Helen Marten, the winner of the 2011 Prix Lafayette, pokes humorously at questions of ownership or dishonesty in materials.
The video Evian Disease, newly developed for Palais de Tokyo, is the second work by the artist that exploits the medium of digital animation. Formulated as a dialogue between six characters, the video is a speculative composition, a wild chase in search of the place and speed of the contemporary individual. In forcing language to misbehave – to deaden or to excite – the domestic and universal are packaged into the same plane, with casual nature and transformative cultural chaos stylized as friction-activating themes. Behind the sanitized, yet ultimately seductive formal vocabulary of digital animation and the relentless omnipresence of the spoken word, a plot – whose ends only momentarily meet – begins to unfold.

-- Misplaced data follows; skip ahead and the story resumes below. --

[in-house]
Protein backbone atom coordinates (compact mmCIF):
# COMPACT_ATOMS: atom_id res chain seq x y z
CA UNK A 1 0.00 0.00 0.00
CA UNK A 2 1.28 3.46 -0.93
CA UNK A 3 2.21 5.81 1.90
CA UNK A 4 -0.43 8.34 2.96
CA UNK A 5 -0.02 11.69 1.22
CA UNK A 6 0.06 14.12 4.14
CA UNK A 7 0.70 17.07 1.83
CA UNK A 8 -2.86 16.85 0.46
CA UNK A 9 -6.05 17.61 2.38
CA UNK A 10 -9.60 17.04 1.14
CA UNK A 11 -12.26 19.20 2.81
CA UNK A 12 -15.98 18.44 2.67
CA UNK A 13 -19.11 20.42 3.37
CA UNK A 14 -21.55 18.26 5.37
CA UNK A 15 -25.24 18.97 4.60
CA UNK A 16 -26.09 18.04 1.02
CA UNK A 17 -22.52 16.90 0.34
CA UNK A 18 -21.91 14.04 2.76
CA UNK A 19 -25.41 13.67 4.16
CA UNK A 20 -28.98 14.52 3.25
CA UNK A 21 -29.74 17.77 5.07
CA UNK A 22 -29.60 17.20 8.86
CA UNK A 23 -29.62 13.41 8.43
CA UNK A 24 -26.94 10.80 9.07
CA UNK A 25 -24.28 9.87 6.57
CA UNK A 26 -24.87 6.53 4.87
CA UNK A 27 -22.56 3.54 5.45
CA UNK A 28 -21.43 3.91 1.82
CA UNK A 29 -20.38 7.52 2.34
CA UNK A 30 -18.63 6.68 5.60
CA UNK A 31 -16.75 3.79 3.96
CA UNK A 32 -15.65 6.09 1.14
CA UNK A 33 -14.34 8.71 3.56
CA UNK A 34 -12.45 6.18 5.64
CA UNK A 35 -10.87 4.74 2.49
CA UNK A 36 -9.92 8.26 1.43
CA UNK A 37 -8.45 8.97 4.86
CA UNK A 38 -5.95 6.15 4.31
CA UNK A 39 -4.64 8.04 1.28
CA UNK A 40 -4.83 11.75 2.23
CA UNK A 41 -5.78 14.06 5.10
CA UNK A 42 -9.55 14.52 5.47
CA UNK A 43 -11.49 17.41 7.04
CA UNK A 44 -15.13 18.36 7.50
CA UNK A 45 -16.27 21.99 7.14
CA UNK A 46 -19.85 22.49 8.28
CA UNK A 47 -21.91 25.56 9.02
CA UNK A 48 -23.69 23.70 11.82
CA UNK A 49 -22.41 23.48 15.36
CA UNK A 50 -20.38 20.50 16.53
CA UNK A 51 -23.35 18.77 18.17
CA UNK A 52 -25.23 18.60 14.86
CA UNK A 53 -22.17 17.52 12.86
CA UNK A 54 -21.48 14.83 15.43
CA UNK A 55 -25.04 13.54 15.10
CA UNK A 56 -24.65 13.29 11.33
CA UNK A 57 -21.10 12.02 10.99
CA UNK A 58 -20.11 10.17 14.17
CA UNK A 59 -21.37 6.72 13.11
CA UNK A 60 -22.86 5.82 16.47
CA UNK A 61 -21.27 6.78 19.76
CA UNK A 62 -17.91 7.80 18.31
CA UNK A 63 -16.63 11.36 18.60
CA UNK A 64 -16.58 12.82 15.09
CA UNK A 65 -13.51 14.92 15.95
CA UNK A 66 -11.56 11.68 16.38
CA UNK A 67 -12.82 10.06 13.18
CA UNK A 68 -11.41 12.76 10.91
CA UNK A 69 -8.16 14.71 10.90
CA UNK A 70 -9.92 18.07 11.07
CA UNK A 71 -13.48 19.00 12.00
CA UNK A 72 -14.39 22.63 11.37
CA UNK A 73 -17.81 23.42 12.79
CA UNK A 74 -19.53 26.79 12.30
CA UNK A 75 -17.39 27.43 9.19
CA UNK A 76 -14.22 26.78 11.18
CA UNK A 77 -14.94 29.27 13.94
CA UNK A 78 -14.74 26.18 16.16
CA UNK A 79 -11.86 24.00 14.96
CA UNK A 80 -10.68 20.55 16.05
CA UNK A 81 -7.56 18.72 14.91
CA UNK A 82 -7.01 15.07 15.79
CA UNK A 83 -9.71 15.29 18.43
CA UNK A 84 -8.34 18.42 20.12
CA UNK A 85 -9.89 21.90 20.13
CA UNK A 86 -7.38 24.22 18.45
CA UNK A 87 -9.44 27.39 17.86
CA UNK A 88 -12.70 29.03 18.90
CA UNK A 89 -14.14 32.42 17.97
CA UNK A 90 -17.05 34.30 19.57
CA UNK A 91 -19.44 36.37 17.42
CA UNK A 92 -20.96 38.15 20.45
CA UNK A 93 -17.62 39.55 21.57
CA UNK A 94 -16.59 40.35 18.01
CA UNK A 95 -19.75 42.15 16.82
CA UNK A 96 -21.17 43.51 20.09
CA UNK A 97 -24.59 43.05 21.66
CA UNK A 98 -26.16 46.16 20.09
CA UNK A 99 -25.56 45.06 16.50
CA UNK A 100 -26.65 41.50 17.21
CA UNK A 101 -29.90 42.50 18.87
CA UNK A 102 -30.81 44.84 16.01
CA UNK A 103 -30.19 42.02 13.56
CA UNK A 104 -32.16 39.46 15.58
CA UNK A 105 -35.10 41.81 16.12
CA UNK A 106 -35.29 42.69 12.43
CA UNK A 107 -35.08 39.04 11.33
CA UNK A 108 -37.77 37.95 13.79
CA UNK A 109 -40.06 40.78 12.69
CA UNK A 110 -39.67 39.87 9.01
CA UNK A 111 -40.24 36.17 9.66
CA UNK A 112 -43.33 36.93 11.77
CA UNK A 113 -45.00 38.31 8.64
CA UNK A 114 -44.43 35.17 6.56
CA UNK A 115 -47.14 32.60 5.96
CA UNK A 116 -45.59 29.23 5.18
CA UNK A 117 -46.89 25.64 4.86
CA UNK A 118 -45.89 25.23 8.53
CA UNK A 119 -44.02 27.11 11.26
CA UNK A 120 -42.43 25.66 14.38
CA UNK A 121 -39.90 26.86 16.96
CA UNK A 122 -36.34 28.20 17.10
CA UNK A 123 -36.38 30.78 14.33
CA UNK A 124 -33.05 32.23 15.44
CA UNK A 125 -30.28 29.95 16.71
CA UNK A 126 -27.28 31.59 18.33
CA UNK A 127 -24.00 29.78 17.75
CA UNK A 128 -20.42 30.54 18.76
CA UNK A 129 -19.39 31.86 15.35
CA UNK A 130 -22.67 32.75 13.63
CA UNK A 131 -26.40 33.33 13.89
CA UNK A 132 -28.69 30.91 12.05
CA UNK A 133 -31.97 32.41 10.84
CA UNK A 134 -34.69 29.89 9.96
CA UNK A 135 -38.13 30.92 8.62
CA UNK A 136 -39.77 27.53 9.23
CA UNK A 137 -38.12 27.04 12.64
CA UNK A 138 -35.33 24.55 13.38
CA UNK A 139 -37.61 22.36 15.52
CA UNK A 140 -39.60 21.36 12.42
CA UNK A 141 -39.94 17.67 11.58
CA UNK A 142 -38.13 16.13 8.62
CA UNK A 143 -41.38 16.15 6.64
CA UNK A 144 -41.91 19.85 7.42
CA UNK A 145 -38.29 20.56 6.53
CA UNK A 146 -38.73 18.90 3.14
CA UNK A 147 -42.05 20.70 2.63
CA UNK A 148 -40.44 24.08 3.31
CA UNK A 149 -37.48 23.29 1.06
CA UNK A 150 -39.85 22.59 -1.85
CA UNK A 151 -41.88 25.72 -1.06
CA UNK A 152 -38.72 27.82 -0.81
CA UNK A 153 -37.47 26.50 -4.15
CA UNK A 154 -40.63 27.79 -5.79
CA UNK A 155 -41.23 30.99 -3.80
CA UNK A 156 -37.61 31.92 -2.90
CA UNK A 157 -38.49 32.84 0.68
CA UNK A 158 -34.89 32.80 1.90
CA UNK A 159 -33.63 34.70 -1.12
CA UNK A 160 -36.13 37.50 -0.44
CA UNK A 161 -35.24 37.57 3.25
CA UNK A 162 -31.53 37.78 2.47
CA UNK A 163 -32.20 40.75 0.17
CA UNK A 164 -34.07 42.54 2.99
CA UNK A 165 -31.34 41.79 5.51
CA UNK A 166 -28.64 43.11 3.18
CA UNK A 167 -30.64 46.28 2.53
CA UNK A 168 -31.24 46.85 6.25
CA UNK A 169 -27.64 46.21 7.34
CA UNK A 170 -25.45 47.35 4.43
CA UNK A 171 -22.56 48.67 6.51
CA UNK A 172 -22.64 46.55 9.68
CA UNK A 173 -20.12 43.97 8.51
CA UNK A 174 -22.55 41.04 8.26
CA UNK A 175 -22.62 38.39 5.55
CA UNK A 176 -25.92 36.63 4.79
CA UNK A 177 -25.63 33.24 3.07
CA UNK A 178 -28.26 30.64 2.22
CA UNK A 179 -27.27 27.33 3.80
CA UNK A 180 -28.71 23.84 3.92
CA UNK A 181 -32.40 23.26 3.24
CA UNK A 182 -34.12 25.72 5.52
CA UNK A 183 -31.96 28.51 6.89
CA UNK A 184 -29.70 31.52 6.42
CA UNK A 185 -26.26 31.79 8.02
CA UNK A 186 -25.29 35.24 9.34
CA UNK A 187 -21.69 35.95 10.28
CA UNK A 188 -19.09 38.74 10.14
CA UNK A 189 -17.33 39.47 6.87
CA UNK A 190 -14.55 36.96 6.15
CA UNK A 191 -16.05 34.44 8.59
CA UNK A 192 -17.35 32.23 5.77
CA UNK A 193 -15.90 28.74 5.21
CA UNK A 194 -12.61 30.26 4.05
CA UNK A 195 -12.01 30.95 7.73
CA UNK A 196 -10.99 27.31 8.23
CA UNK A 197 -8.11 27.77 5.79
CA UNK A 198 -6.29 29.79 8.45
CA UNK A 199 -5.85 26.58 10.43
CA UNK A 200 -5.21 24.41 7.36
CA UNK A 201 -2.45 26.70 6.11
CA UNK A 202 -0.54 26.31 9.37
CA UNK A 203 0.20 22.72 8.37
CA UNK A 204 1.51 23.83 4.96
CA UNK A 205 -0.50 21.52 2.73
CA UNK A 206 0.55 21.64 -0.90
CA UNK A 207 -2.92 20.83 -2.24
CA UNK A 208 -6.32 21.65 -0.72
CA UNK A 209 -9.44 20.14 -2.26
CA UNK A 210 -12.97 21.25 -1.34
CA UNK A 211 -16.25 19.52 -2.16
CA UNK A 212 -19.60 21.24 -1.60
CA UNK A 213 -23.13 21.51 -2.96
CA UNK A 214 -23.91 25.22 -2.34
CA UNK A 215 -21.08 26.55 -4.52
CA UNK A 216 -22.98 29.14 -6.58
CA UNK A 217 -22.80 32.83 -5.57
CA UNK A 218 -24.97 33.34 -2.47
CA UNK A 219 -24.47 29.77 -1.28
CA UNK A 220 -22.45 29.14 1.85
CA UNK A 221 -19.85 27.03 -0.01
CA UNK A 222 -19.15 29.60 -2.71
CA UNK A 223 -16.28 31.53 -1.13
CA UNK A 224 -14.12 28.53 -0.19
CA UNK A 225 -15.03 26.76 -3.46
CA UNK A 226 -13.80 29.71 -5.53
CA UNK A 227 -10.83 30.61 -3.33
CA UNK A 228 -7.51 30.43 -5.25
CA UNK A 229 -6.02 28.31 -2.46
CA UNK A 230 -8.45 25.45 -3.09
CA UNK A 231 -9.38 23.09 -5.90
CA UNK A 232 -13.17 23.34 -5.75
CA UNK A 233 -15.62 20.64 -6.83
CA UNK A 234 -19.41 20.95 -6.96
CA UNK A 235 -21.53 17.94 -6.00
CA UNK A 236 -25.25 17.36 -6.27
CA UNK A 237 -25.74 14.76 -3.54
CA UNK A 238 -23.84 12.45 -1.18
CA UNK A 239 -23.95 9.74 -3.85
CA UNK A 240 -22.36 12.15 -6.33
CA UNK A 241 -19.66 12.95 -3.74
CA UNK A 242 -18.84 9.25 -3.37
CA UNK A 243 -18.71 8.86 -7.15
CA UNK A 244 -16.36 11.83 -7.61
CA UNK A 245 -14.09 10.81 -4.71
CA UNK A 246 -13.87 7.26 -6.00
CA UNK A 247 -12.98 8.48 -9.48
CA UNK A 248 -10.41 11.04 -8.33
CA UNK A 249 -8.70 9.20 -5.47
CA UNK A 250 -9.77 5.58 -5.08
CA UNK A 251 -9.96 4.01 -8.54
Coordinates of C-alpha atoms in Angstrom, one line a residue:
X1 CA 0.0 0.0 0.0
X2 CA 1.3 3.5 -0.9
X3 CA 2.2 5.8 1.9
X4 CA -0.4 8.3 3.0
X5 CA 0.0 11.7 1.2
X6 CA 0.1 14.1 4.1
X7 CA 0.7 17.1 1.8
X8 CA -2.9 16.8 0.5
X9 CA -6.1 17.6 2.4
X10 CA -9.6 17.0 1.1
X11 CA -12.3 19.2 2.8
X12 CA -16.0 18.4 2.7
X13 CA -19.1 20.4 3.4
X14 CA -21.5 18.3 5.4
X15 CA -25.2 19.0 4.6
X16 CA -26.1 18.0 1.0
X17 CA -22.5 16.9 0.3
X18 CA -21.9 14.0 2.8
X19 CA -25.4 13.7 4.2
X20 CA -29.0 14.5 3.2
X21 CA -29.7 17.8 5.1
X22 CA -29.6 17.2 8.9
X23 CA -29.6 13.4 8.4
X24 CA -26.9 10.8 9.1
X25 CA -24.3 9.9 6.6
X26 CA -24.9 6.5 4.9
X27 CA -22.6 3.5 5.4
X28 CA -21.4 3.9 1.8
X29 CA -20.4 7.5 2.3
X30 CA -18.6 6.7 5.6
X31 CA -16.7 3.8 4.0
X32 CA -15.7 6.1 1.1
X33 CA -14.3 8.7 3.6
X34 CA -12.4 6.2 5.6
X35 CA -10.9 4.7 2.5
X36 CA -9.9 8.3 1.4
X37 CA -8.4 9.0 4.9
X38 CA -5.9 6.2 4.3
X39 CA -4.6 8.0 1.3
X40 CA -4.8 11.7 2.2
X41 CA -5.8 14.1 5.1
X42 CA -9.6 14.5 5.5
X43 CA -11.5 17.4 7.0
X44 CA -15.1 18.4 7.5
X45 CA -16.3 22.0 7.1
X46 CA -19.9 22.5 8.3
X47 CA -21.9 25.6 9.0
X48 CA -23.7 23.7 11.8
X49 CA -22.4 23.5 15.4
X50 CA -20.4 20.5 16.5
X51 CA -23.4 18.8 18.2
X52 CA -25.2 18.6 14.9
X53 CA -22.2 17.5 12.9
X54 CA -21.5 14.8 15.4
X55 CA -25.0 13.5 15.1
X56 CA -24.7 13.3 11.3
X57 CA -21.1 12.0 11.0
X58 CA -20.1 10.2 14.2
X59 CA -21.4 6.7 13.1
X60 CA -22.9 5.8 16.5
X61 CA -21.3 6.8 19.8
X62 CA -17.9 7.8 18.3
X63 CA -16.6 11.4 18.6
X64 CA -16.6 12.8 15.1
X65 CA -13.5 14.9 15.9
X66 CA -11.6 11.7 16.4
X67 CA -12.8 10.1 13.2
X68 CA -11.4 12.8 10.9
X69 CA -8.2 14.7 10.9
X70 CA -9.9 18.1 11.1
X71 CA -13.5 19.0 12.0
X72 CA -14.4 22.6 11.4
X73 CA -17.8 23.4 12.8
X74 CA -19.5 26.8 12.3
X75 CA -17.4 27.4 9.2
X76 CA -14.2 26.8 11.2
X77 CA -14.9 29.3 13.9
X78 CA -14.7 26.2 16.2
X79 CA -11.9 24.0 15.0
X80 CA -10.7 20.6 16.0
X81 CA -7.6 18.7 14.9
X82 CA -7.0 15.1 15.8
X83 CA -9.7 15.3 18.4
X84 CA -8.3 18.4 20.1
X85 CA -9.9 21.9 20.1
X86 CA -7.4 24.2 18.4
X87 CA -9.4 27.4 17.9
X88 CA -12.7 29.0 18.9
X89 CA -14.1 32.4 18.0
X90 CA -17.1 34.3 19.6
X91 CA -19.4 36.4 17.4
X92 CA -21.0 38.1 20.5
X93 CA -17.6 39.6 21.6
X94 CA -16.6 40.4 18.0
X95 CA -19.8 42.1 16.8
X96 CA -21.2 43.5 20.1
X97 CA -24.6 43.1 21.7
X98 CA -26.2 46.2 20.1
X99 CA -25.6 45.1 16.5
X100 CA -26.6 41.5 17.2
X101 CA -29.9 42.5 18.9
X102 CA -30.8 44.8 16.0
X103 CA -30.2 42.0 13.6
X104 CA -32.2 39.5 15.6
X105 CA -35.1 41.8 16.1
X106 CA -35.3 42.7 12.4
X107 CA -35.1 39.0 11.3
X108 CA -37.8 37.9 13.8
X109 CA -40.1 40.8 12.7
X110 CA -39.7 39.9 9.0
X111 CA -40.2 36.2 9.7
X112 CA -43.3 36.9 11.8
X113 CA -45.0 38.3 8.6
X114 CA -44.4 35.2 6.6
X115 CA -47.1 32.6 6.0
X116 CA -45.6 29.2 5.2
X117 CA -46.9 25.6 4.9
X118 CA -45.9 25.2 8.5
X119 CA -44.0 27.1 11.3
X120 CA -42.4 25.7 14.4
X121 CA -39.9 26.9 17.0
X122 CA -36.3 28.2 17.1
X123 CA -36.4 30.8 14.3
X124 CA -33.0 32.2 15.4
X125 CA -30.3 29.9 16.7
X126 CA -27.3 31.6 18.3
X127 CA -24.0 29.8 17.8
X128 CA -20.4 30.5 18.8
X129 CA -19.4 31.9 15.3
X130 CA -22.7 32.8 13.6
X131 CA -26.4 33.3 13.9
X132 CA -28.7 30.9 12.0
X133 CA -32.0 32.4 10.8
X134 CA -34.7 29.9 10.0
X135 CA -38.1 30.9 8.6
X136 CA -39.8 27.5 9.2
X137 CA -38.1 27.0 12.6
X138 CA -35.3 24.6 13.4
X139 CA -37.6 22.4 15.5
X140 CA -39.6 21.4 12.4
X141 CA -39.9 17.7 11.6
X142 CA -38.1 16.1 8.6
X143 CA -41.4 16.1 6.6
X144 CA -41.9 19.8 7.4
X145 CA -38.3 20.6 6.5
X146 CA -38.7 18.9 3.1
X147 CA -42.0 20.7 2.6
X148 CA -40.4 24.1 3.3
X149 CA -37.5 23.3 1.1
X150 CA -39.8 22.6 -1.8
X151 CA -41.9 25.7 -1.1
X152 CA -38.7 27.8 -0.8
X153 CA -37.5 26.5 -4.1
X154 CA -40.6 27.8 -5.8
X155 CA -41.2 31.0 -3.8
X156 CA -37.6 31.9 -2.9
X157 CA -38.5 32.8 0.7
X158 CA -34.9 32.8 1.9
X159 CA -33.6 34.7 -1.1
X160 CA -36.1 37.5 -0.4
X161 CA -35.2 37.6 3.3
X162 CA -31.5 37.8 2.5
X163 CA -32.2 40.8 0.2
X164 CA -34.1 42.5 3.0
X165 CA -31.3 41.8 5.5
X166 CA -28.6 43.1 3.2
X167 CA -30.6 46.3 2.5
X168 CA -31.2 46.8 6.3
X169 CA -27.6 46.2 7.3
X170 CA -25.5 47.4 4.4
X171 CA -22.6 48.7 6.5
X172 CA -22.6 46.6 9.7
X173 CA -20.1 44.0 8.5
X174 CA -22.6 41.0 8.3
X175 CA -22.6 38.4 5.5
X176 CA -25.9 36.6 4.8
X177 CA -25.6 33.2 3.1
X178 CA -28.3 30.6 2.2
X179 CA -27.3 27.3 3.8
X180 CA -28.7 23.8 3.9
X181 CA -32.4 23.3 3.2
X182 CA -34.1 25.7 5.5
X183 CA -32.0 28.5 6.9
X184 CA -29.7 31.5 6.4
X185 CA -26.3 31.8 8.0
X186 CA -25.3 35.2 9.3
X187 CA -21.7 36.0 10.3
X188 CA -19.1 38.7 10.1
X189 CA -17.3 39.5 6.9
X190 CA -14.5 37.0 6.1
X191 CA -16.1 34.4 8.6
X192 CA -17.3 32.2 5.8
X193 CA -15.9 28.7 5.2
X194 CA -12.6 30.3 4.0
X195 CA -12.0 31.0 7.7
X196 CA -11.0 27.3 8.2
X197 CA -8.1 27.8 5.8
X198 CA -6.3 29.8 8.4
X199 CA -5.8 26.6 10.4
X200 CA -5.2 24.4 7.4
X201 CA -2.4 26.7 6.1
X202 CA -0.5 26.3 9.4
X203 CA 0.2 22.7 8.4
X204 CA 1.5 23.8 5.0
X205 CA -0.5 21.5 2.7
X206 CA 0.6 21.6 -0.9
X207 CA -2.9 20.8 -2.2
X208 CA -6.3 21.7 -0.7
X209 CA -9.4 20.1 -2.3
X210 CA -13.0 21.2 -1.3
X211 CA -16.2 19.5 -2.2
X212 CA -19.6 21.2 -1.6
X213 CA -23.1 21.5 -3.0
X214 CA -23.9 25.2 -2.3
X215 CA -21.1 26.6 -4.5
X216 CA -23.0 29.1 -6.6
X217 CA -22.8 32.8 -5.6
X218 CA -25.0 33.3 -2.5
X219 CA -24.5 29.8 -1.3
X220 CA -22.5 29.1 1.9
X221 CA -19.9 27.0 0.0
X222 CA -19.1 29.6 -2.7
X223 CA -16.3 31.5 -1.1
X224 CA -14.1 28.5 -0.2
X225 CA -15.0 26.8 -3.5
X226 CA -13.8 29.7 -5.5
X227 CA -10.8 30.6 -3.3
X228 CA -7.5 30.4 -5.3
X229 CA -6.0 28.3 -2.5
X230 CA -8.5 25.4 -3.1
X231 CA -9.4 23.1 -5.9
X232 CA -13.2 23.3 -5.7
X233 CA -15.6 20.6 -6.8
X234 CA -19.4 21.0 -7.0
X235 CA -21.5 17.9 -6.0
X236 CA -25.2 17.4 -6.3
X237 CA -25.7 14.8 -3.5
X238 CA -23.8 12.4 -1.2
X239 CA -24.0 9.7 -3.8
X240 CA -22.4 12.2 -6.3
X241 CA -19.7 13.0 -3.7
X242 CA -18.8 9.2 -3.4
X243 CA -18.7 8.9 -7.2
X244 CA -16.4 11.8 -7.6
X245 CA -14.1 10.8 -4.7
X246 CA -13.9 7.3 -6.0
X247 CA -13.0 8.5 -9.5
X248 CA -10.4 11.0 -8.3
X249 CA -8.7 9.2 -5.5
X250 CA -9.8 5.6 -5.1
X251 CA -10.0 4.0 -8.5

Making assiduous use of the collision of surfaces, the meeting of symbols and the superimposition of materials, Helen Marten delights in the deliberateness of error. The artist ties signs together and unties them, leafing between and contaminating subjects that force public life into categories: projection, status, environment, consumption, sexiness. There is a patchwork (and seams), but the whole process is one of progressive layering, of artificial knots, foils and surface diversions. In this complex network of borrowing there lies an inclination towards the comedic and the communicational, the domestically motivational and the wonderful obscenity of today.